Friday, January 9, 10:00 AM
Council Chambers – City Hall

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January 2nd, 2009


by John Coakley

Jodie Lane: electrocuted by stray voltage in 2004.

It’s always a pleasure when readers make use of our search function and look over past articles. For example, Blair Sorrel, the founder of, recently wrote in to praise us for a 2007 piece on stray voltage and its effects on both people and dogs. She wanted to point out that dog booties can actually be more of a hazard than a form of protection if they become waterlogged; Blair has met with ConEdison’s Stray Voltage unit and was the first non-electrical representative to be invited to the Jodie Lane National Conference, so we think she knows what she’s talking about. New York City has over 94,000 miles of electrical cable pulsing beneath the surface, so take a look at her site and get informed.

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December 29th, 2008


by Ed Gold

Sen John Ensign: Not a fan of stronger unions.

A tough, highly partisan battle is shaping up in the new Congress to determine whether labor unions can make a real comeback following the 2008 elections.

The struggle will be over the Employee Free Choice Act (EFCA), backed by labor and considered the death knell of the Republic by those who hate the union movement.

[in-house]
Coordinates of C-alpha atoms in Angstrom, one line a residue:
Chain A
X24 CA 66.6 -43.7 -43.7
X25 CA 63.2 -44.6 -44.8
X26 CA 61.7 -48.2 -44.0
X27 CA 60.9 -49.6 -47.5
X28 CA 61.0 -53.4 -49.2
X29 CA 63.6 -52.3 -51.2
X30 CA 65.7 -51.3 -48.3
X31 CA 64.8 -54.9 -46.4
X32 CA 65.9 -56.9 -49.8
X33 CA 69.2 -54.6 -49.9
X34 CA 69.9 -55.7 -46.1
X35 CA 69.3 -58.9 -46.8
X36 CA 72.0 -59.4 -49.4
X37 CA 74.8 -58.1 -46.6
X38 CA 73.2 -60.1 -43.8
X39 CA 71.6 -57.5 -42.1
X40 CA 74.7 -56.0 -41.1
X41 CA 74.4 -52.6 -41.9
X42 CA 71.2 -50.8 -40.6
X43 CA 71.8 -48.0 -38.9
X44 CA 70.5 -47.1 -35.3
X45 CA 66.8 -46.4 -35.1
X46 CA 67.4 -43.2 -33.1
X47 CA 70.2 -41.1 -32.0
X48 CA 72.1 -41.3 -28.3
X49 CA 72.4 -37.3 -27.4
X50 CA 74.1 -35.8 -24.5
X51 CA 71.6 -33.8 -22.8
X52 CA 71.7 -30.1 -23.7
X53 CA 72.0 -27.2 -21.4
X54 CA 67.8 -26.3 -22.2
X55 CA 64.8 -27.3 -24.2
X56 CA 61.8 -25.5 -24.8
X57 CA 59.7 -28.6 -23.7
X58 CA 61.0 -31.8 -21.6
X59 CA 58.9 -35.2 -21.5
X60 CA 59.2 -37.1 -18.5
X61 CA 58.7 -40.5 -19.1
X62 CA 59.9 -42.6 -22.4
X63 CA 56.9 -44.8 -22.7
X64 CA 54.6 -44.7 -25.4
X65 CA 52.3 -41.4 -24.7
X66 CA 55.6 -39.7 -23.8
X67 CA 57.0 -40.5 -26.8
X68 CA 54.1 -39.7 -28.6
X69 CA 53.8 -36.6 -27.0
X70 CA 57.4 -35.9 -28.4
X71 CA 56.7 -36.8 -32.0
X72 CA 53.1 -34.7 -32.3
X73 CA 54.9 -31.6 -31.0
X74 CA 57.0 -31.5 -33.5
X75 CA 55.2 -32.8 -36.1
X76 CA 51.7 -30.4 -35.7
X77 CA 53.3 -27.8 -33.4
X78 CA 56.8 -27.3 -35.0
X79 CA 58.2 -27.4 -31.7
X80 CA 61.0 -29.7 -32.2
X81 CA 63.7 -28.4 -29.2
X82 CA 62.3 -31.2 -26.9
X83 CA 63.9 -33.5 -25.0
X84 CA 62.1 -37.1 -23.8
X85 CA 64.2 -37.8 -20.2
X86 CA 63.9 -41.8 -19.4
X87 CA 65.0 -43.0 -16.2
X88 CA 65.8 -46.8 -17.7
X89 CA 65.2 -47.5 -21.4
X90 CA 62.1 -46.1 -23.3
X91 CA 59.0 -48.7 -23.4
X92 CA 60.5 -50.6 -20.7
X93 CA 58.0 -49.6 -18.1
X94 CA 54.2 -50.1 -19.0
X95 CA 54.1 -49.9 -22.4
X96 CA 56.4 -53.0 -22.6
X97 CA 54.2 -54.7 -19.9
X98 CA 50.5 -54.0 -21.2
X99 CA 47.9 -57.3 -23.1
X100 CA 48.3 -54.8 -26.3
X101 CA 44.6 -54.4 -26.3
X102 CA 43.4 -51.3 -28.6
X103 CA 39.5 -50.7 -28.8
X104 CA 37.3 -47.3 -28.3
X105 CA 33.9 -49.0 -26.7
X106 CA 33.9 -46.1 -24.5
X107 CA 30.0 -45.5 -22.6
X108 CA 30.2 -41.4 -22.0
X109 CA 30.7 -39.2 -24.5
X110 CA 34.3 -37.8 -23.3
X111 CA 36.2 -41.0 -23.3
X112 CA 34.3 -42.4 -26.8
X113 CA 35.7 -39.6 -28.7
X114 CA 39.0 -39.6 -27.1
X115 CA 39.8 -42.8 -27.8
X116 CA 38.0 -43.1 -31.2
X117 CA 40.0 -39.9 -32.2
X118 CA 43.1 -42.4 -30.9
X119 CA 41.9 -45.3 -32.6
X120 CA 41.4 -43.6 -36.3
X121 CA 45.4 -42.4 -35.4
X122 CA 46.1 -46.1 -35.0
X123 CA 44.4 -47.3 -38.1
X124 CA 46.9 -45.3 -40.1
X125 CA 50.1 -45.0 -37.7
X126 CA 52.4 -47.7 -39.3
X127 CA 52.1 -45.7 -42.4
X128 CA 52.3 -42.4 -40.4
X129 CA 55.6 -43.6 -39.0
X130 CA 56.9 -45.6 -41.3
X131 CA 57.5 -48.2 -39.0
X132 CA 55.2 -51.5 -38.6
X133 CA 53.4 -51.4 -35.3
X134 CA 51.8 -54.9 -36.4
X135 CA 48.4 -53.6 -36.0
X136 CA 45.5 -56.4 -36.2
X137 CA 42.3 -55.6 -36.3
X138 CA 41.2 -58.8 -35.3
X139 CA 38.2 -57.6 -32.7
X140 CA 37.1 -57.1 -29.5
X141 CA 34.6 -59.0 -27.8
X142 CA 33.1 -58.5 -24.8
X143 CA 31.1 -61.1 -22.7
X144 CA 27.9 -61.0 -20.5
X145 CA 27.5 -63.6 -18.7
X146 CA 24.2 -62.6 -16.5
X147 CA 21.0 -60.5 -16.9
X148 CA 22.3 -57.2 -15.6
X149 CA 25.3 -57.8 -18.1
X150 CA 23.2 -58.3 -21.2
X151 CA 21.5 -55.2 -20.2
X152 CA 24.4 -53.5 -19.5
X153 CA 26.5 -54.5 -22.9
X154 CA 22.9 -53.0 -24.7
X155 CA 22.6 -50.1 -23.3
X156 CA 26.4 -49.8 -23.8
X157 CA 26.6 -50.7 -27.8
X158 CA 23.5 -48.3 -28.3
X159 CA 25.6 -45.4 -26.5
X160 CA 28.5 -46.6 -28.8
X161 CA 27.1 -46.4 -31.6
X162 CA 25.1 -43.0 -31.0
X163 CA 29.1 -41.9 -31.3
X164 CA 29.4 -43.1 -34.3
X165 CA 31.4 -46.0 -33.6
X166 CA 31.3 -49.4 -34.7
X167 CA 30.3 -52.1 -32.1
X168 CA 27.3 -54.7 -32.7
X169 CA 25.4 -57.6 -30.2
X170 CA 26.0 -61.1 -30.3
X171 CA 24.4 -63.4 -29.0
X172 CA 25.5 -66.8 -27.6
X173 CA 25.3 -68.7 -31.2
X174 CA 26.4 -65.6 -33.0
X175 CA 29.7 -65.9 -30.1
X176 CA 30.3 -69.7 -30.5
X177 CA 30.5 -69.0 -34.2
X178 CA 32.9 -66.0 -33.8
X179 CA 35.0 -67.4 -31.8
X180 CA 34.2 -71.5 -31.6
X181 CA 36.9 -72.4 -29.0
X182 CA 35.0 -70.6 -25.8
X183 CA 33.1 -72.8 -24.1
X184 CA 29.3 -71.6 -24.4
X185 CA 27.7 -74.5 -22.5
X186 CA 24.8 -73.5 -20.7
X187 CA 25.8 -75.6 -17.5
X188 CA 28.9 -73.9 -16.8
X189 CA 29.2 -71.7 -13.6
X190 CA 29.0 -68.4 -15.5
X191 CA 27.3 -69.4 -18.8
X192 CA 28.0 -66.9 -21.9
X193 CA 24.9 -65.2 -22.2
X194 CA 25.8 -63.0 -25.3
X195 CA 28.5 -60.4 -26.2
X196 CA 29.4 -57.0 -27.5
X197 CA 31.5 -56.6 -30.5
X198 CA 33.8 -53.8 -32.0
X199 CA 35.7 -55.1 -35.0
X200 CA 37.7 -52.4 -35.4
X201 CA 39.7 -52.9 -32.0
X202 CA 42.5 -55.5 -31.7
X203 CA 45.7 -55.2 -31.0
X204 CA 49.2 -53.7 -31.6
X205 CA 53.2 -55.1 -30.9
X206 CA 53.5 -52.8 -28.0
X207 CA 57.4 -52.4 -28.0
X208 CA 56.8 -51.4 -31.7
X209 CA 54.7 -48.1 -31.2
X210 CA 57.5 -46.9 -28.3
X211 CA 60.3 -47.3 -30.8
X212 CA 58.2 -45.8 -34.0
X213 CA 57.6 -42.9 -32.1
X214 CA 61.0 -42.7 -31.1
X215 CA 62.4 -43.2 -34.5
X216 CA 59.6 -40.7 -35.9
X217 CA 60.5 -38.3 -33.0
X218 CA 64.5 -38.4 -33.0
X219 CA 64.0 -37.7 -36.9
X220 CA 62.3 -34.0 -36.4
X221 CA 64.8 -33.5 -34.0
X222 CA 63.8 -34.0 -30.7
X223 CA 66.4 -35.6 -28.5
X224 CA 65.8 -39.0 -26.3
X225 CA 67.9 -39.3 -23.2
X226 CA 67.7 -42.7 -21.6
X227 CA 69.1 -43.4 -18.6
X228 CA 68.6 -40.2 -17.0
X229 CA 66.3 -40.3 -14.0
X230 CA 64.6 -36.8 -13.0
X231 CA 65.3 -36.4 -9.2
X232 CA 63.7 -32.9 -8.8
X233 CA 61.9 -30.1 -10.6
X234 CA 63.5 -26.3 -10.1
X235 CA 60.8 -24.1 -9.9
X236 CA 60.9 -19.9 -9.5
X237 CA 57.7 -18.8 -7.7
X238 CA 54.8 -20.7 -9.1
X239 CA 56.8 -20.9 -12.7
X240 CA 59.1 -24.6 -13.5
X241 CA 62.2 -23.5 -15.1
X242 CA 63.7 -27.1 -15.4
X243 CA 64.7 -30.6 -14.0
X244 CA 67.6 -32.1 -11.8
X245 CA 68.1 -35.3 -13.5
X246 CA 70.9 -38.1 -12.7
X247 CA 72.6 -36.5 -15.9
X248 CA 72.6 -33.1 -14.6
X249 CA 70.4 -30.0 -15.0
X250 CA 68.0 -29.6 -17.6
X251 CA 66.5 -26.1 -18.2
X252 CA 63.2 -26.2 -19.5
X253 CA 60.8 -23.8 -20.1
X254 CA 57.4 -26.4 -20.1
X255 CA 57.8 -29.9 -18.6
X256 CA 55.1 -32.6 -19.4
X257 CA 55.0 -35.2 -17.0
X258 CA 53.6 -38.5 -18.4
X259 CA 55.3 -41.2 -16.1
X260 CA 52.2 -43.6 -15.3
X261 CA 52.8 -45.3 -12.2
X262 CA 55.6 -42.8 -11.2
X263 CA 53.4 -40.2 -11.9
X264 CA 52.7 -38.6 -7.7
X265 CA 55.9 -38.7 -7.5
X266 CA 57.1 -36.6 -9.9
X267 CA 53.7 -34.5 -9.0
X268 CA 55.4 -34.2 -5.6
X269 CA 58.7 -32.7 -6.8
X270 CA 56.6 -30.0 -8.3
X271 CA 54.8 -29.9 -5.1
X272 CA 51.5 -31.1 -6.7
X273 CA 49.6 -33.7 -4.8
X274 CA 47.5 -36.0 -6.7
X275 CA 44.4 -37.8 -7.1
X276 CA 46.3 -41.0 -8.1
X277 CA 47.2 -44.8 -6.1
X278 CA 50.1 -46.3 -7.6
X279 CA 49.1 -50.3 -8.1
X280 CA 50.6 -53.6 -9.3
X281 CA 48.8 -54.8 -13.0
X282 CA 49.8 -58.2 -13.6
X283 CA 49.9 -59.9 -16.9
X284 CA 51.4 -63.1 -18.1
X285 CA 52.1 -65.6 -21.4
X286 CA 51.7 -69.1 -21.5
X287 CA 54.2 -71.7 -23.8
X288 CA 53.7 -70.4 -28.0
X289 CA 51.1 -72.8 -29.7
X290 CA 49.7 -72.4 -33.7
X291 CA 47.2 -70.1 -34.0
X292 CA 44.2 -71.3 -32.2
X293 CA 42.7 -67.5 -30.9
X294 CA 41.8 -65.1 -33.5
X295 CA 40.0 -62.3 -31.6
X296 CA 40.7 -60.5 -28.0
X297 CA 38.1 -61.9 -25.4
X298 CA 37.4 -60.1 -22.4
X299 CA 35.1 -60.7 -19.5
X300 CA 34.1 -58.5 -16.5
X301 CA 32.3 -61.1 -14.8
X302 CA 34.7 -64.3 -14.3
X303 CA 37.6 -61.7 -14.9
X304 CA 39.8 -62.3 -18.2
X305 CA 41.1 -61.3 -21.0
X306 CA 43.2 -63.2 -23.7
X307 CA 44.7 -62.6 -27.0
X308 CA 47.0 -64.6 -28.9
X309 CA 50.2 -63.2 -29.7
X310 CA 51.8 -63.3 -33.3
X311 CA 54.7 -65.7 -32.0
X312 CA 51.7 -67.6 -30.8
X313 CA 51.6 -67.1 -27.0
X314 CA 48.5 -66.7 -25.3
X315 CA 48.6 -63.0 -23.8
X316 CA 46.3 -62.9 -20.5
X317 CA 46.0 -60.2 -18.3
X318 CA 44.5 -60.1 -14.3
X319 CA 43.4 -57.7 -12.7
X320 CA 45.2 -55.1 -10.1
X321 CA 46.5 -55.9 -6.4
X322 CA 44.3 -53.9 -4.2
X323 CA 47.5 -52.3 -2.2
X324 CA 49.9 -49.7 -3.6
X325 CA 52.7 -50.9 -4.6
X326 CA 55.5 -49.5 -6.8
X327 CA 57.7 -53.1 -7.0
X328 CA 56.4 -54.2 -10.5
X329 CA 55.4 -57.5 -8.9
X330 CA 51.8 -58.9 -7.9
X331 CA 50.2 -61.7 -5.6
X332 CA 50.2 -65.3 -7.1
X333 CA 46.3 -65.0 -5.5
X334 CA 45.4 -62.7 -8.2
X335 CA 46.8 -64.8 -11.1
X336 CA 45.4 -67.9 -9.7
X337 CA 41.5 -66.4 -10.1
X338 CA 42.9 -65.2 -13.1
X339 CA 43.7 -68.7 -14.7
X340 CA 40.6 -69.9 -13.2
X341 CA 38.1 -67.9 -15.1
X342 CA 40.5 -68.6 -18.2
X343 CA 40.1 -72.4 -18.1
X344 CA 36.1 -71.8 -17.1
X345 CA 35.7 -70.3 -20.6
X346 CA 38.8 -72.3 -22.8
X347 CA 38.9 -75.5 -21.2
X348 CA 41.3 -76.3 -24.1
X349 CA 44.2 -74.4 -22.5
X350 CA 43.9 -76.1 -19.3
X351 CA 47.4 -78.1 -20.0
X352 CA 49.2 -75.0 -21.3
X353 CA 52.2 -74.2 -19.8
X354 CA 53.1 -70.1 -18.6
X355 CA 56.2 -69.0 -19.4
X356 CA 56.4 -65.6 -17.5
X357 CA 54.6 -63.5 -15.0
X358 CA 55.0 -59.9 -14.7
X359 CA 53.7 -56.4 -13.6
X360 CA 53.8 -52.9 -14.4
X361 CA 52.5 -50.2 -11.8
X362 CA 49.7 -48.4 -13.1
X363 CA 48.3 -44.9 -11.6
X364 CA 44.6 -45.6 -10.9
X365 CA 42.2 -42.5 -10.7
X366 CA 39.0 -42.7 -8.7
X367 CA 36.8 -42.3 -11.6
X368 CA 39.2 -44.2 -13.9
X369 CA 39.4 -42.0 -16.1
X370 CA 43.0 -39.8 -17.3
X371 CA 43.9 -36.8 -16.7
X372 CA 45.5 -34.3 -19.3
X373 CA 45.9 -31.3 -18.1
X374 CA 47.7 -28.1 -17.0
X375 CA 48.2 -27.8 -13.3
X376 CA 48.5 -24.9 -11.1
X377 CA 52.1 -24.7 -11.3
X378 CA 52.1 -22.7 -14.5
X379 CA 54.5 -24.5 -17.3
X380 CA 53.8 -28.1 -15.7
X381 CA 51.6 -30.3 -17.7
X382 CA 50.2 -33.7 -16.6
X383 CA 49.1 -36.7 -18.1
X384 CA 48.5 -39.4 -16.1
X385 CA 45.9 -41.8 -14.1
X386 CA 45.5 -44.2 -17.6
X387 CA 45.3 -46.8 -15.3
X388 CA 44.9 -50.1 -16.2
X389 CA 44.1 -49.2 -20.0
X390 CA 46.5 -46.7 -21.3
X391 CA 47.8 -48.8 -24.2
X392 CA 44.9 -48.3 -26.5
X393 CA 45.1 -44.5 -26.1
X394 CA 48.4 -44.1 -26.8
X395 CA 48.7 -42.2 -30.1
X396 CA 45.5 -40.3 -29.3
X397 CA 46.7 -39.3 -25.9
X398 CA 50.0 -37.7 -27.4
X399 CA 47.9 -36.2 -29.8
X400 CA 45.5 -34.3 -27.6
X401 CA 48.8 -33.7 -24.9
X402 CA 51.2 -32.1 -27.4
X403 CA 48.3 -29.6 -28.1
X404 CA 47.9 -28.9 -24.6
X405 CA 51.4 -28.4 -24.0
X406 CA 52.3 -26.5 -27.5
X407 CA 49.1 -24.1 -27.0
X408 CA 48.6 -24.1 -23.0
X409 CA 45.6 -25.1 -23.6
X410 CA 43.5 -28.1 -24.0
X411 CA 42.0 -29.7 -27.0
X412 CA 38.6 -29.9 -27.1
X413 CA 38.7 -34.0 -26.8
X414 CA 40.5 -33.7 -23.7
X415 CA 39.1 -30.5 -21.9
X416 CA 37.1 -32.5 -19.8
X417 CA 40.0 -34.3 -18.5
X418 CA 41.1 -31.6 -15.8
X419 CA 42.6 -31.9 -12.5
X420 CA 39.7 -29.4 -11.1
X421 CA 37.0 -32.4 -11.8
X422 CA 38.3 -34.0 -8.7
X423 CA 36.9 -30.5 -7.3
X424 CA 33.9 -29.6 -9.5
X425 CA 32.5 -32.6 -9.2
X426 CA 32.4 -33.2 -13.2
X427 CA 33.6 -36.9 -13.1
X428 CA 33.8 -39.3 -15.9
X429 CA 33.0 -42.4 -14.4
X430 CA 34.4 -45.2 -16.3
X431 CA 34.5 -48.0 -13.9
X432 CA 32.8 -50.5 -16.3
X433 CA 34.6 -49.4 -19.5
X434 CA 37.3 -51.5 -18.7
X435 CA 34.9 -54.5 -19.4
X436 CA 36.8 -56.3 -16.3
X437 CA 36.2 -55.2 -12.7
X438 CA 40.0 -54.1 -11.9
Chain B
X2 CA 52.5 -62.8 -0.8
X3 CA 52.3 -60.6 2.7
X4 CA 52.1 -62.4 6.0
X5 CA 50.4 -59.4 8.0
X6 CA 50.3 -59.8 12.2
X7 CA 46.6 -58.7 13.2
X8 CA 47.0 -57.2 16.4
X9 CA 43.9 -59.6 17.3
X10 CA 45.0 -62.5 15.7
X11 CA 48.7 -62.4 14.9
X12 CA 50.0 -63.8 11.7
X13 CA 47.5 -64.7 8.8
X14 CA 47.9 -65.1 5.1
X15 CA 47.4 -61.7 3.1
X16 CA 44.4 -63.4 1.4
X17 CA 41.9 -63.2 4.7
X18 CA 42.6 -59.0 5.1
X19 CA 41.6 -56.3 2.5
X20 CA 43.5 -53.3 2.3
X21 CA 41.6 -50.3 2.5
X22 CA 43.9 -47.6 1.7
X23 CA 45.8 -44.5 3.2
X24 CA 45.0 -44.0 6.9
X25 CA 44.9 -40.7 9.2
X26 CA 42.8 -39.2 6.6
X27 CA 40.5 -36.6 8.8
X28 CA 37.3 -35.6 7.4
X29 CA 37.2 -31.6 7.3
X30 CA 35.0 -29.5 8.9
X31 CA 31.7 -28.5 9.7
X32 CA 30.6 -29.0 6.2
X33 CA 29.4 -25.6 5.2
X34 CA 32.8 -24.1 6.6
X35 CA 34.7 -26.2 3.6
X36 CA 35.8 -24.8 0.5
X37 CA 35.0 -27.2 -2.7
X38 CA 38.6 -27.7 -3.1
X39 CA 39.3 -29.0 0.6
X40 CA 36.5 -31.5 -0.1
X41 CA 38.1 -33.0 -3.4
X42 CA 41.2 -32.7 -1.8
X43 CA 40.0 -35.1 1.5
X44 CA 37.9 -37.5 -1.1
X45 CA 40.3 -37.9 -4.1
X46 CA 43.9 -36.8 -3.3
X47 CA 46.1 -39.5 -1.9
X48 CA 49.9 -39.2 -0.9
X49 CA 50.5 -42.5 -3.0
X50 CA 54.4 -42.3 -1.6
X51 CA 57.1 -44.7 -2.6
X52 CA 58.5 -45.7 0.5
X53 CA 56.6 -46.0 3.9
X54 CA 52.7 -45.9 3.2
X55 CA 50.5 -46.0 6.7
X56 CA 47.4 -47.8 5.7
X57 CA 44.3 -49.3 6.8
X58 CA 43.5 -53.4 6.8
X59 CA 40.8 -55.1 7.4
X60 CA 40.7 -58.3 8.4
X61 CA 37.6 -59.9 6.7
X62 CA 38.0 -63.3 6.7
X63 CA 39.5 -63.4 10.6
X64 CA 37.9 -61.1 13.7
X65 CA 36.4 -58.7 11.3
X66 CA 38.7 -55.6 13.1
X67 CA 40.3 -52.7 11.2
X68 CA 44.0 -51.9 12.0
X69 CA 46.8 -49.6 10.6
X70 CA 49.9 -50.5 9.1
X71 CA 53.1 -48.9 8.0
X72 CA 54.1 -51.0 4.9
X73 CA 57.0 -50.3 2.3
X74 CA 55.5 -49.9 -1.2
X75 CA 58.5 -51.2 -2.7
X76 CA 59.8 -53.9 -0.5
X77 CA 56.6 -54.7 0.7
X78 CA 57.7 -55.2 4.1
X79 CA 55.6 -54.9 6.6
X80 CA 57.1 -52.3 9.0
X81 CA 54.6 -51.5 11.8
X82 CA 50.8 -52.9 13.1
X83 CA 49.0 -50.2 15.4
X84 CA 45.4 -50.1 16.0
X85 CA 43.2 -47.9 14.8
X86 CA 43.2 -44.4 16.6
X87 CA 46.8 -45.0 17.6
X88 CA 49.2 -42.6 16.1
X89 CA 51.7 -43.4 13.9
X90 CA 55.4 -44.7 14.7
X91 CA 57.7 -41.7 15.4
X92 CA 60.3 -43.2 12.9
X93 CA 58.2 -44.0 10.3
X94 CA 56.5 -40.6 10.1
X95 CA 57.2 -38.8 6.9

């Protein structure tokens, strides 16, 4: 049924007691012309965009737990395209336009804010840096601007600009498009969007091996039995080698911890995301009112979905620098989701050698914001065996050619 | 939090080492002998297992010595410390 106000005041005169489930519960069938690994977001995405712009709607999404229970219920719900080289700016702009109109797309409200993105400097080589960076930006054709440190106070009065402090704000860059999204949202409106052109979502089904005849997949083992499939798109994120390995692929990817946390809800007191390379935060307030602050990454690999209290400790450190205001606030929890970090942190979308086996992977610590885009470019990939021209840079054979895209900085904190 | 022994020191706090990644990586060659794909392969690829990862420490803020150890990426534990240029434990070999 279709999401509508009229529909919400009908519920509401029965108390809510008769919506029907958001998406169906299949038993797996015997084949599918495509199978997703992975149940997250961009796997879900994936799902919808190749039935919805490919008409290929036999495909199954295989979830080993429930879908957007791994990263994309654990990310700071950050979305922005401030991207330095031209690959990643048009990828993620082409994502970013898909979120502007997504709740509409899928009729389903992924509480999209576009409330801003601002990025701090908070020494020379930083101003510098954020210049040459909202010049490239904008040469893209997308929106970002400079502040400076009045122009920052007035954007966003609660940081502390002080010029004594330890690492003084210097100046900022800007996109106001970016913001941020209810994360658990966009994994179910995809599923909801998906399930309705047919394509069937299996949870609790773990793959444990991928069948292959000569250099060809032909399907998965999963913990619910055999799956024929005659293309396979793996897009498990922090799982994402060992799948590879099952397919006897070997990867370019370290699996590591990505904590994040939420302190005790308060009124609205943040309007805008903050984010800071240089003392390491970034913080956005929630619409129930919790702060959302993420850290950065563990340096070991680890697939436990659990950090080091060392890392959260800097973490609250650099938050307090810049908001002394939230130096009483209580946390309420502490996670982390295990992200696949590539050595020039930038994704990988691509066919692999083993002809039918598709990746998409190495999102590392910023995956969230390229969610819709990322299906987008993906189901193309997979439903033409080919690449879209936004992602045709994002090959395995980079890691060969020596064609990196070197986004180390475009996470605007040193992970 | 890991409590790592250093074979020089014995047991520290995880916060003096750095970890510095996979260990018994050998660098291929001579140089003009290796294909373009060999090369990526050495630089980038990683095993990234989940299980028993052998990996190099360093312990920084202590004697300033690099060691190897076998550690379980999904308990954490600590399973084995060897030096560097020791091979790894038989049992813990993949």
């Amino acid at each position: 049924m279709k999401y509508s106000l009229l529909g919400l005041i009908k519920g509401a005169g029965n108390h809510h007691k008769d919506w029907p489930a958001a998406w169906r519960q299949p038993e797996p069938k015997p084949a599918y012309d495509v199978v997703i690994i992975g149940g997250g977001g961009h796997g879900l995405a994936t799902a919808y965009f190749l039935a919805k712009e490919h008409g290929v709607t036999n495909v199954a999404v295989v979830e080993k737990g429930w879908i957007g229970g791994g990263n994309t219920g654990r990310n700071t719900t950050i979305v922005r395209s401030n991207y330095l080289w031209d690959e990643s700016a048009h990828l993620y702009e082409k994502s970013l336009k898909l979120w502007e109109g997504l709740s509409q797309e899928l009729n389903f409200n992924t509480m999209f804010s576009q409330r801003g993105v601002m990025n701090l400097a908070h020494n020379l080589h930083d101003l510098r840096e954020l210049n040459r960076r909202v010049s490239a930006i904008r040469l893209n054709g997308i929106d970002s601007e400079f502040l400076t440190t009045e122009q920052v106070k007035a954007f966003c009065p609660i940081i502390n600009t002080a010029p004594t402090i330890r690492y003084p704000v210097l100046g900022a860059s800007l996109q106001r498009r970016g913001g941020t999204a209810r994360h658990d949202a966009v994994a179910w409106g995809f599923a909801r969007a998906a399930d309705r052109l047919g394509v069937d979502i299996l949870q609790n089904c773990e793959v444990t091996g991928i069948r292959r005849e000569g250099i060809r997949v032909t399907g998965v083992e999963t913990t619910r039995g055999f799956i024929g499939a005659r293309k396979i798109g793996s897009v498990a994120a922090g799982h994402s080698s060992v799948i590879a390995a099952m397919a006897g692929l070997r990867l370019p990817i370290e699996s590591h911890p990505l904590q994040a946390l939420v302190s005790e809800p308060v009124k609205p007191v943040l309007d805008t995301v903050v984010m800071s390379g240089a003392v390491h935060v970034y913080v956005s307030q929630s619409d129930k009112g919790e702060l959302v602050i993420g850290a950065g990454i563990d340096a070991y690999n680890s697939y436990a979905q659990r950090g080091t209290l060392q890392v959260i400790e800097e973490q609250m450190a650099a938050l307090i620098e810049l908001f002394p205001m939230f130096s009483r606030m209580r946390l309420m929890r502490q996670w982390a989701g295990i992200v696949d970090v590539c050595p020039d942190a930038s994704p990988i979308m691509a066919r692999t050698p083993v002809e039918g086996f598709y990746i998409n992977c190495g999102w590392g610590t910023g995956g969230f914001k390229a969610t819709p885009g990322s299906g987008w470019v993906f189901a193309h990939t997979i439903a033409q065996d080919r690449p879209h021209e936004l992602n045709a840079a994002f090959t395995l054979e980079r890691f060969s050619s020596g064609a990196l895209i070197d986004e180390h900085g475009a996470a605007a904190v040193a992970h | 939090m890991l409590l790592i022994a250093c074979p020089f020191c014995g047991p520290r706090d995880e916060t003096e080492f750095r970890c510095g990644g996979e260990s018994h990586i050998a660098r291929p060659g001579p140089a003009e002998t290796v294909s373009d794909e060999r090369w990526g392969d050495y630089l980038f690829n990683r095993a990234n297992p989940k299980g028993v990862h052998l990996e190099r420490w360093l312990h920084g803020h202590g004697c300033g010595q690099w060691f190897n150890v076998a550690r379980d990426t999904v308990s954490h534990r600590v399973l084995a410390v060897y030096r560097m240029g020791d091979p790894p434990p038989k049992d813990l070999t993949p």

During the recent Senate debate on the auto industry bailout, the anti-union sentiment among Republicans, particularly those from states with non-union foreign auto plants, became conspicuously pronounced. A majority of Republicans would not support the bailout unless UAW workers would agree to accept wage levels which exist at non-union auto plants.

Unions, which have been on the skids in the U.S since the mid-fifties, believe the Free Choice Act would go a long way towards helping unions organize and win bargaining rights. The Republicans feel the same way about EFCA, given their vehemence against it.

John McCain calls the act a “threat to democracy.”

The Wall Street Journal says it’s “unconstitutional.”

Sen John Ensign of Nebraska calls it “the most heinous piece of legislation in history.”

So what would the EFCA do? Continue Reading »

Filed Under: Articles | Commentary | Community | New York | News | Politics

December 25th, 2008


by John Coakley

A stable economy wouldn’t hurt either.